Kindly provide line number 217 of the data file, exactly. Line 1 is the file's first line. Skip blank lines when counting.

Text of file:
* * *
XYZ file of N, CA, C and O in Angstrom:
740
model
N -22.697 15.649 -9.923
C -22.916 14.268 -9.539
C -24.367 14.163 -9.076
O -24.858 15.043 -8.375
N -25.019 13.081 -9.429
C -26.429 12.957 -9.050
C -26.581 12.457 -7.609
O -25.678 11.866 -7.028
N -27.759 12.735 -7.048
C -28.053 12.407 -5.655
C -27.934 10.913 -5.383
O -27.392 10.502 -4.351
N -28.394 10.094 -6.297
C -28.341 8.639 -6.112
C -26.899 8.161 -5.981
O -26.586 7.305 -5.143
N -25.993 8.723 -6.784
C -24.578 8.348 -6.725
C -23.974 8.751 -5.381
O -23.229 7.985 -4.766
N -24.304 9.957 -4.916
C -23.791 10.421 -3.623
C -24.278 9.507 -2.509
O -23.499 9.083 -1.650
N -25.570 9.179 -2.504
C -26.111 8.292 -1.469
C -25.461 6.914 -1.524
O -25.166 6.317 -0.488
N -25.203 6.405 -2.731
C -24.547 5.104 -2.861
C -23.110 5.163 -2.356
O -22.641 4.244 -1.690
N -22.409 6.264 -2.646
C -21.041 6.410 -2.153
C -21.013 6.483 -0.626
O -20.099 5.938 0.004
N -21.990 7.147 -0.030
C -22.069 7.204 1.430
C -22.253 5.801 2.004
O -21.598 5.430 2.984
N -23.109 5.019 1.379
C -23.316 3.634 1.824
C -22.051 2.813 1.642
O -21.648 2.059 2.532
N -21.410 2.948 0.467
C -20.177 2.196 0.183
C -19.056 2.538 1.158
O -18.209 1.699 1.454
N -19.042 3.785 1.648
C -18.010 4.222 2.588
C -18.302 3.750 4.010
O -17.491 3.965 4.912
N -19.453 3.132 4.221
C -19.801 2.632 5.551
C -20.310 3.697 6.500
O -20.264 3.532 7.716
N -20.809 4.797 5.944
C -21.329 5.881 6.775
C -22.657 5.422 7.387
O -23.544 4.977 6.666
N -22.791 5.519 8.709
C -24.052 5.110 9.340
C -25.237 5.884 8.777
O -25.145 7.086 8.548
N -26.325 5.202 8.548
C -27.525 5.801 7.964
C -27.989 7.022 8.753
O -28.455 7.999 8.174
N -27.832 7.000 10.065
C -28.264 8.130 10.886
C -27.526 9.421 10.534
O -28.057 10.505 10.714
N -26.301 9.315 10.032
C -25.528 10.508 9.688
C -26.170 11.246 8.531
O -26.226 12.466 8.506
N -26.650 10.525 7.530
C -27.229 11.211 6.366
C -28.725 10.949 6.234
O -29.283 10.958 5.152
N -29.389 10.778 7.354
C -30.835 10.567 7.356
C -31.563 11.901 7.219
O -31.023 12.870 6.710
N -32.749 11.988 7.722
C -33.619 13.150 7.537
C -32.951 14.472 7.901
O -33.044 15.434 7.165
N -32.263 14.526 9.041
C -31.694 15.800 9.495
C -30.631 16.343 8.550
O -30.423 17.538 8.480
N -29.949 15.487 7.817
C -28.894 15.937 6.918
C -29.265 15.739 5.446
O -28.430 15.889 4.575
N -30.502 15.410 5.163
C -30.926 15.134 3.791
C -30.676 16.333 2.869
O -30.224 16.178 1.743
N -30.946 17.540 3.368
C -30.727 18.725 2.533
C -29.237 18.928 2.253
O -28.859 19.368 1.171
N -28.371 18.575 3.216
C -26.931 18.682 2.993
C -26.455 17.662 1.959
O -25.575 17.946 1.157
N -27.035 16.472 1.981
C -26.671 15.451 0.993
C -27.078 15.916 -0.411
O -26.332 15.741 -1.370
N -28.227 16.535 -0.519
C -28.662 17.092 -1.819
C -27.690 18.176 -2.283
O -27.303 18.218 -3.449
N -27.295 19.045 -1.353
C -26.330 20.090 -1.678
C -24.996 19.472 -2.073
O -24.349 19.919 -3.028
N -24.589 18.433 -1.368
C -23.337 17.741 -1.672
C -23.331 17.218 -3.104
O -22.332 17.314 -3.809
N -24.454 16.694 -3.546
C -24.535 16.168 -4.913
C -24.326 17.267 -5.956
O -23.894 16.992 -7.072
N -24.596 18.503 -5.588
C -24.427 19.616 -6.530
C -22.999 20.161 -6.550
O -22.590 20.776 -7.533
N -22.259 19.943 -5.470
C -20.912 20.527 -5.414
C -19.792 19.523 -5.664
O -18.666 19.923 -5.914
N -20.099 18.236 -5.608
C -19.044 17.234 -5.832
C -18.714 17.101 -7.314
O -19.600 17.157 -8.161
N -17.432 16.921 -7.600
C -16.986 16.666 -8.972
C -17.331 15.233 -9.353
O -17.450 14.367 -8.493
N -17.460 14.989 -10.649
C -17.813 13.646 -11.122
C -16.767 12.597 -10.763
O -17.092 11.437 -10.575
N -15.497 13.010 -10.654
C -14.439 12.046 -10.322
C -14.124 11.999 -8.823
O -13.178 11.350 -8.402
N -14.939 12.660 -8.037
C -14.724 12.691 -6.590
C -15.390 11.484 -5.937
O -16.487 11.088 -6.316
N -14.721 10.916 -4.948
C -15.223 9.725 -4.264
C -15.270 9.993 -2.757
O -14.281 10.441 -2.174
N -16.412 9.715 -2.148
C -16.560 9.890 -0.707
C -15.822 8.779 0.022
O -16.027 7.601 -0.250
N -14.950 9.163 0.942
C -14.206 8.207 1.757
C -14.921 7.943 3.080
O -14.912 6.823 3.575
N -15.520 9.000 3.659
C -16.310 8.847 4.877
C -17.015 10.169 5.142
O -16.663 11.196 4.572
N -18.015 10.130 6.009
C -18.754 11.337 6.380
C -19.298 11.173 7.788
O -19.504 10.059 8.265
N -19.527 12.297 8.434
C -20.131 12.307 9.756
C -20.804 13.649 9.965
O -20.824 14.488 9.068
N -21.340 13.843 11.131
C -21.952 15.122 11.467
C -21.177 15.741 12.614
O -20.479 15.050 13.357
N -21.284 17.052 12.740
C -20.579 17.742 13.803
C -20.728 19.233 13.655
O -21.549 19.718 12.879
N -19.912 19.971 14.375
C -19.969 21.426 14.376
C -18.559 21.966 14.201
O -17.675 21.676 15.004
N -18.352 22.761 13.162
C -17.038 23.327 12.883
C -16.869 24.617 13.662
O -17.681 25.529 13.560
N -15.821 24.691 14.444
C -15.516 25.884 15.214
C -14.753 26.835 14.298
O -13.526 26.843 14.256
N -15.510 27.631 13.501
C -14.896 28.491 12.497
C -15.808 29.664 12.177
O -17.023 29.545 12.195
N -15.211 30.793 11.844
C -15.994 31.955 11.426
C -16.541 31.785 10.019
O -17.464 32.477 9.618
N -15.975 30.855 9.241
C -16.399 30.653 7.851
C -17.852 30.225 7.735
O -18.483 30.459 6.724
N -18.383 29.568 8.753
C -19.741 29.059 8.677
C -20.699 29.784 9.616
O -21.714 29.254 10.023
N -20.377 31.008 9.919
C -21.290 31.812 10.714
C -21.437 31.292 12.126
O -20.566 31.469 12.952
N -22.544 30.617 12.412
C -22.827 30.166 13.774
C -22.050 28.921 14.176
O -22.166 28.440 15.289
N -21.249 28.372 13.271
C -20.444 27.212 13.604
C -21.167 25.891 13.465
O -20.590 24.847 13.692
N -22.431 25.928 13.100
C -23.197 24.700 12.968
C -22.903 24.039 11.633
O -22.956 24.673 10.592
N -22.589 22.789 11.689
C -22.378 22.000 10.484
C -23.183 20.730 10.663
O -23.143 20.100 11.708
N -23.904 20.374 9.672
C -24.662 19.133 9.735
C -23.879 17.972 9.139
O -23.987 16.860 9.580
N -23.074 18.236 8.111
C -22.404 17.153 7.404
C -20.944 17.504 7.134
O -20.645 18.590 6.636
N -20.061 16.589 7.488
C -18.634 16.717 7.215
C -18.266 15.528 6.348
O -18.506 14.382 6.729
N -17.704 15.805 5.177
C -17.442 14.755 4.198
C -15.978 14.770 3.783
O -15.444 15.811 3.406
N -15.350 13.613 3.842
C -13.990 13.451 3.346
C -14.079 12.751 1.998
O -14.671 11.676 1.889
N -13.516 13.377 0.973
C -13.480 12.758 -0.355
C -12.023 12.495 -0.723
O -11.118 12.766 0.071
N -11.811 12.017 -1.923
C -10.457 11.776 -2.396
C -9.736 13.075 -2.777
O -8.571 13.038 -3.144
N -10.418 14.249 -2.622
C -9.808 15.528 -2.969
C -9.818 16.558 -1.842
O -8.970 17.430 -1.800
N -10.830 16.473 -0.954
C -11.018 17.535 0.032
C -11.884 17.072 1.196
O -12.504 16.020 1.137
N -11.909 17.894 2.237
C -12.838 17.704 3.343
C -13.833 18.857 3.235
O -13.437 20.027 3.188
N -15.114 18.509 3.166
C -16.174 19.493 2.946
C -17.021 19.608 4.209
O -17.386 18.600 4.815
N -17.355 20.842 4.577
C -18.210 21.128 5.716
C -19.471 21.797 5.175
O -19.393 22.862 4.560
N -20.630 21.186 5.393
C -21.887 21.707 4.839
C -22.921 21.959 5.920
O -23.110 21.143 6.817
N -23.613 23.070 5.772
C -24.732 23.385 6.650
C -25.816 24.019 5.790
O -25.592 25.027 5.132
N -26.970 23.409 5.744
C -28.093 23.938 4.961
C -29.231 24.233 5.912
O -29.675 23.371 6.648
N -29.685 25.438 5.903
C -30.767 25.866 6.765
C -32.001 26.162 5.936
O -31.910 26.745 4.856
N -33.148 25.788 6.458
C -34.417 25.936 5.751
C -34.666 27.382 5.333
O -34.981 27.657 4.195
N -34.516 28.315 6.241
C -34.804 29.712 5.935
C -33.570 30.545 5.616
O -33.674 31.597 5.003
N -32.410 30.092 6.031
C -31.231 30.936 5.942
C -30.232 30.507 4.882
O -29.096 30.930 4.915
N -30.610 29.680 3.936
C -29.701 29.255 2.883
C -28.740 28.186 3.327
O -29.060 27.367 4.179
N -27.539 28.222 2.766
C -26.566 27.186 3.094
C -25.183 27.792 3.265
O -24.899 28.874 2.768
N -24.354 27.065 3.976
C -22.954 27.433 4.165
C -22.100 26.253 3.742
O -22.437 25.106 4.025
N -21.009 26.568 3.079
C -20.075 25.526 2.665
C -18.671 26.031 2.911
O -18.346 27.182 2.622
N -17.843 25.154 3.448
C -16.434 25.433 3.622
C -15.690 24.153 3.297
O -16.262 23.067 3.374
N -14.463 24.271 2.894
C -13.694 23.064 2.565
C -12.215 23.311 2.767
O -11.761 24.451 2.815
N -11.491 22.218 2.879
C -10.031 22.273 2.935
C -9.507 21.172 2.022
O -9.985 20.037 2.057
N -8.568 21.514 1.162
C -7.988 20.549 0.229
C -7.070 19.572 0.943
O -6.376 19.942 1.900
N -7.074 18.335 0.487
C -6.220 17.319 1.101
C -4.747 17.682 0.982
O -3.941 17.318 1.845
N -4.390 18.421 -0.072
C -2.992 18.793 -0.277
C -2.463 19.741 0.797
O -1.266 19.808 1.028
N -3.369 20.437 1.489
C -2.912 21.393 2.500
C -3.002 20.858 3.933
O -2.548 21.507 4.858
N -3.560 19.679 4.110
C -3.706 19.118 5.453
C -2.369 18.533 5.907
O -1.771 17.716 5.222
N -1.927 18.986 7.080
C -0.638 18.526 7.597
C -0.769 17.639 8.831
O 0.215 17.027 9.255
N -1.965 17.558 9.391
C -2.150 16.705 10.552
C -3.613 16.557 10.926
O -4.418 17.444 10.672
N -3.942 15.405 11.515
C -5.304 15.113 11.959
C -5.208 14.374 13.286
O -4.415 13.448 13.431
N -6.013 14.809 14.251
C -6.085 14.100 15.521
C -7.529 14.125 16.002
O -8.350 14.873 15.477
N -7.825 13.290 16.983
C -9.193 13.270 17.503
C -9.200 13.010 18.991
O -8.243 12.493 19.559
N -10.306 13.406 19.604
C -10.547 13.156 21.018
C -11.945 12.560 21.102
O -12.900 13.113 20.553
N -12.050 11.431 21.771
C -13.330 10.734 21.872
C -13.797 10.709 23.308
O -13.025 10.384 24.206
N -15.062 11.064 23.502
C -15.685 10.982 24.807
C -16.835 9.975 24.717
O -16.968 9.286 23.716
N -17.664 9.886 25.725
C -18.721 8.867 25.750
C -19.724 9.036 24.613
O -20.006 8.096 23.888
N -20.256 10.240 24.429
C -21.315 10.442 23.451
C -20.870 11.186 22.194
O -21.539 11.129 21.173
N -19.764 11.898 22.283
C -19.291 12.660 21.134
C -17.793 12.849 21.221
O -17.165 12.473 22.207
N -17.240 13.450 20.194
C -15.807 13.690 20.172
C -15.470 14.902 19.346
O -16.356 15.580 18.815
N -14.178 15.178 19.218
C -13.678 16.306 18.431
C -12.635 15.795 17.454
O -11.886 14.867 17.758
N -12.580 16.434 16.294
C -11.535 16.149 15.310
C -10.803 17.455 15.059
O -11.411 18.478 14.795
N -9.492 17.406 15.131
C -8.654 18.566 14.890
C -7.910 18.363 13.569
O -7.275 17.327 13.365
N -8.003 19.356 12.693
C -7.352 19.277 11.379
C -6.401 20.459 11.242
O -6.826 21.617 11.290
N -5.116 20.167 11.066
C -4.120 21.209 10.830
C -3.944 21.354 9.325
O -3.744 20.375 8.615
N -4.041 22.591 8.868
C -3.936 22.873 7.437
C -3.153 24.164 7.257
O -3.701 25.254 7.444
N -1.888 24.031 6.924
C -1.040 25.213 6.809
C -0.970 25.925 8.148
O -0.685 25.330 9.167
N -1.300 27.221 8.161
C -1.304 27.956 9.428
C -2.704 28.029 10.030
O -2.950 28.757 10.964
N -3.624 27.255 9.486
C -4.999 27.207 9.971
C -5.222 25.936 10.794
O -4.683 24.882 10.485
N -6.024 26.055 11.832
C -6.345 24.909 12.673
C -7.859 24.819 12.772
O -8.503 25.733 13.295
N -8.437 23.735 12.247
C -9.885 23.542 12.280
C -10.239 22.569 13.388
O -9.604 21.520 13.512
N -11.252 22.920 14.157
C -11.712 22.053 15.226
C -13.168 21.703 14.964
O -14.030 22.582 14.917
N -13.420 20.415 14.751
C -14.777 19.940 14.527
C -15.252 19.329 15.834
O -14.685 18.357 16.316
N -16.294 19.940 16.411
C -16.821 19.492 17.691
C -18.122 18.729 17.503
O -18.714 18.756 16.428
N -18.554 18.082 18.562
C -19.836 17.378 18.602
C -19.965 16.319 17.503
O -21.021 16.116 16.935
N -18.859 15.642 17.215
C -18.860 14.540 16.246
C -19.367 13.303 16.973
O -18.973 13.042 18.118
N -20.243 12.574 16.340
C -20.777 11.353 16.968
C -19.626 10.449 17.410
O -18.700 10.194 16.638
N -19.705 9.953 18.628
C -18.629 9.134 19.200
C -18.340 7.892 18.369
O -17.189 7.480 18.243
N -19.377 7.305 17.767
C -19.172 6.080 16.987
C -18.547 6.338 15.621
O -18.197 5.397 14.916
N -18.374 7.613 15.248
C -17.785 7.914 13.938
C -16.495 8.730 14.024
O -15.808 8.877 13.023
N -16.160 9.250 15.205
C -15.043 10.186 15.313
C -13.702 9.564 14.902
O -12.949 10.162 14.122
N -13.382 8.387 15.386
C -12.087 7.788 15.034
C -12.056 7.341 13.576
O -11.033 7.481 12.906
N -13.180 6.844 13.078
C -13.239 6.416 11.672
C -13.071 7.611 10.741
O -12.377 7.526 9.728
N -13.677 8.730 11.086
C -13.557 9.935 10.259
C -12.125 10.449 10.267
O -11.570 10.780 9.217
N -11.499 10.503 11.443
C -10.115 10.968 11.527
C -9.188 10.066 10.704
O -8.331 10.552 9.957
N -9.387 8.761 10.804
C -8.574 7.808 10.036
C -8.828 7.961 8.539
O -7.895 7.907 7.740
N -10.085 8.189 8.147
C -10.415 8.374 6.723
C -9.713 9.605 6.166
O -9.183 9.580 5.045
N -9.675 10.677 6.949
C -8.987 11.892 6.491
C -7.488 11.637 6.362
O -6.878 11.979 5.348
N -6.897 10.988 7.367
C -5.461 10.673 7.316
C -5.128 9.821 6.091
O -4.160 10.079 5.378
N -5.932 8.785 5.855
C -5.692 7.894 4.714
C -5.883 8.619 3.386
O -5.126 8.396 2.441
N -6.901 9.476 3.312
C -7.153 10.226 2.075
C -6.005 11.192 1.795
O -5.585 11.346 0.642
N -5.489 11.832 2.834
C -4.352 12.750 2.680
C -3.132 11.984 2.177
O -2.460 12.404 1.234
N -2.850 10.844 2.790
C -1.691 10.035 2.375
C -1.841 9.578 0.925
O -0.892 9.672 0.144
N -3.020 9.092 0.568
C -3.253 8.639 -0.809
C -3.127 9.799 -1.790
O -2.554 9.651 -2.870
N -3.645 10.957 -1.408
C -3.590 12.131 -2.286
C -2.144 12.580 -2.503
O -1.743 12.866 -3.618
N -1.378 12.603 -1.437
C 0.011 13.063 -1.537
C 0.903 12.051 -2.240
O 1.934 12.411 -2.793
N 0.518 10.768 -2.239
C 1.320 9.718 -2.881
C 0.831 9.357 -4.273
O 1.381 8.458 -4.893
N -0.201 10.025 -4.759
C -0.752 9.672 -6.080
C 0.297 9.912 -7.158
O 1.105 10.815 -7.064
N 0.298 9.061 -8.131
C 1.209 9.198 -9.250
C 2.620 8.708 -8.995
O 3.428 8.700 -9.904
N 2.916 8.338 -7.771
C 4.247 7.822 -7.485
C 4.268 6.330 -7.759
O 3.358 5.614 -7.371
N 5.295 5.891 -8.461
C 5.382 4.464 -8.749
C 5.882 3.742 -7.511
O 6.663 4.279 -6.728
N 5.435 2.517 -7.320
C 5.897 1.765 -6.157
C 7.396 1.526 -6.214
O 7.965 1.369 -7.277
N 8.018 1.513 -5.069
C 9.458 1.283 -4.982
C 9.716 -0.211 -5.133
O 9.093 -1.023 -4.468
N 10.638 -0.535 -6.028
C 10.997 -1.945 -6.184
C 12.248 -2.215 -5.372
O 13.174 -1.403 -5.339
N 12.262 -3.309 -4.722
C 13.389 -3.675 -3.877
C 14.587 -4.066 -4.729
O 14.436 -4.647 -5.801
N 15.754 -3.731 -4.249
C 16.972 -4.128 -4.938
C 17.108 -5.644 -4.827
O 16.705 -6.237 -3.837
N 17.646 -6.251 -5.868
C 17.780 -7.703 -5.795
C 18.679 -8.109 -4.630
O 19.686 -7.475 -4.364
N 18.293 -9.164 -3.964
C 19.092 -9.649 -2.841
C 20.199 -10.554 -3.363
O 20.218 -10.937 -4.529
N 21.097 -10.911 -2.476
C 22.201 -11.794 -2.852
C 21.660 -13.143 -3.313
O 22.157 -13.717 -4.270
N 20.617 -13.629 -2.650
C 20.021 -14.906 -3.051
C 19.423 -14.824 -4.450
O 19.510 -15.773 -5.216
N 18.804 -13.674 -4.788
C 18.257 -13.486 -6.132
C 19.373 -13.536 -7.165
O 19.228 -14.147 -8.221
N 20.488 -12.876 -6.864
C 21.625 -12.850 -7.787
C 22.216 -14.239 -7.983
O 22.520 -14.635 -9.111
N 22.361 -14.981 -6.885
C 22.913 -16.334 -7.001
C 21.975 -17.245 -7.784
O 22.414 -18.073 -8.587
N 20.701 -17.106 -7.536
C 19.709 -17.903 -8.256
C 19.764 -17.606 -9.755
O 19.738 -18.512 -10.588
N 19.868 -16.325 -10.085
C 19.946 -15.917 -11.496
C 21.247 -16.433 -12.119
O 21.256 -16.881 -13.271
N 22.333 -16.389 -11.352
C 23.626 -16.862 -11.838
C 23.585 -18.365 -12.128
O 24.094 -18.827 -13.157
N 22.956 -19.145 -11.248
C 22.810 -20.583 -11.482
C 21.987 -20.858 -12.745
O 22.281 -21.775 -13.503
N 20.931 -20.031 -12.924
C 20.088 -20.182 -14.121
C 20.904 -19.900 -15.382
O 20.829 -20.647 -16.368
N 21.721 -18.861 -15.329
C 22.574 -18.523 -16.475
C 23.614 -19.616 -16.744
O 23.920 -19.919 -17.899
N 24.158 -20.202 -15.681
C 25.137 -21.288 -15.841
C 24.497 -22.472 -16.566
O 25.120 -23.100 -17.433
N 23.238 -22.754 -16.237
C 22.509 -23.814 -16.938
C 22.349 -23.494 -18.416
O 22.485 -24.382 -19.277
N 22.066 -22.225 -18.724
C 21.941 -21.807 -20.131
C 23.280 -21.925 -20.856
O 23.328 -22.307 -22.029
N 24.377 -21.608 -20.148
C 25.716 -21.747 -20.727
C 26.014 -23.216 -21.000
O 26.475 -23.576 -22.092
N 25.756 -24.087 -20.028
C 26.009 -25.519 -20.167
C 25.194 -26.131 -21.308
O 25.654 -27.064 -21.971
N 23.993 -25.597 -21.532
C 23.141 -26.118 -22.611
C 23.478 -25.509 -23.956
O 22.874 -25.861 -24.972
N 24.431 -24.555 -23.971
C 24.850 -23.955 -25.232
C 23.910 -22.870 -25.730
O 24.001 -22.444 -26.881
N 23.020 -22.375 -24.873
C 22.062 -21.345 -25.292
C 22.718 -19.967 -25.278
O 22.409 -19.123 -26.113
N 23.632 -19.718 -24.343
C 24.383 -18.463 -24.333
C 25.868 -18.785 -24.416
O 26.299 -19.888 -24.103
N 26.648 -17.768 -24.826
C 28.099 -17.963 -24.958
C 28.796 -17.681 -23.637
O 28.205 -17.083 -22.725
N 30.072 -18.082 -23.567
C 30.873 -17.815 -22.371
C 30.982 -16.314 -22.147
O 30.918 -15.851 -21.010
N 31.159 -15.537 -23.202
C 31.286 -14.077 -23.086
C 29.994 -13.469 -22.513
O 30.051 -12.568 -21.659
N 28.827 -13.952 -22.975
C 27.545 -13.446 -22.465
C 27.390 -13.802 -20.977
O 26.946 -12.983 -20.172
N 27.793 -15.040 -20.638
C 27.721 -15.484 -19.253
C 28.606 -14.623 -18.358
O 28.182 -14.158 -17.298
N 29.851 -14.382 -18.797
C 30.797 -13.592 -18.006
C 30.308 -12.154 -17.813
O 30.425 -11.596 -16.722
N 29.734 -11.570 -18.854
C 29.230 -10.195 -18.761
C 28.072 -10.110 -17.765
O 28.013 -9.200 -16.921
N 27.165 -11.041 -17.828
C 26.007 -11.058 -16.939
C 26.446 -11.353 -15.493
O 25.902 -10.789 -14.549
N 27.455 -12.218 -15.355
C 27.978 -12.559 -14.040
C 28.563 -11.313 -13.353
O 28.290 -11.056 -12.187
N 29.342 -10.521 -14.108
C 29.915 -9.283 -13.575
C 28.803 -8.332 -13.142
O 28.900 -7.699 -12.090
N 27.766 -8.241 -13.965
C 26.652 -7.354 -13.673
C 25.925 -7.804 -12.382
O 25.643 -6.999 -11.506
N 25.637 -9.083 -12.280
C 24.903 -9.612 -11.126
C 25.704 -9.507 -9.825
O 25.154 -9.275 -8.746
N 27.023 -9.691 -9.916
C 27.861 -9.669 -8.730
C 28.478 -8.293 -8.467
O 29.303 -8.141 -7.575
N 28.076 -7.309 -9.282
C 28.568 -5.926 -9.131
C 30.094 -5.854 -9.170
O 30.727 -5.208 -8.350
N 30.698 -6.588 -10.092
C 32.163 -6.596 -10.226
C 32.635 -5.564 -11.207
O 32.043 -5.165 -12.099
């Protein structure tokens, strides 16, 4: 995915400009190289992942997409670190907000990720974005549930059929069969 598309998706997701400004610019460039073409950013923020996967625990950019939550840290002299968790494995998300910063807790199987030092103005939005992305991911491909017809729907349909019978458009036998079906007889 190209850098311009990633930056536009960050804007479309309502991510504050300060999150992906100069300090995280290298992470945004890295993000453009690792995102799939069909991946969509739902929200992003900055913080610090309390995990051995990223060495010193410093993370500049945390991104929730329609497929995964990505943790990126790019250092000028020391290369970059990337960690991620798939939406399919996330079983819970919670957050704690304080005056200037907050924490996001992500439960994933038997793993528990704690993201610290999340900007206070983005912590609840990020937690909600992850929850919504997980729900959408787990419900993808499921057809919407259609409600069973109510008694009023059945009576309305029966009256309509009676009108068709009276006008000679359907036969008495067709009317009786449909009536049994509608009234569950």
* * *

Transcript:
C -19.741 29.059 8.677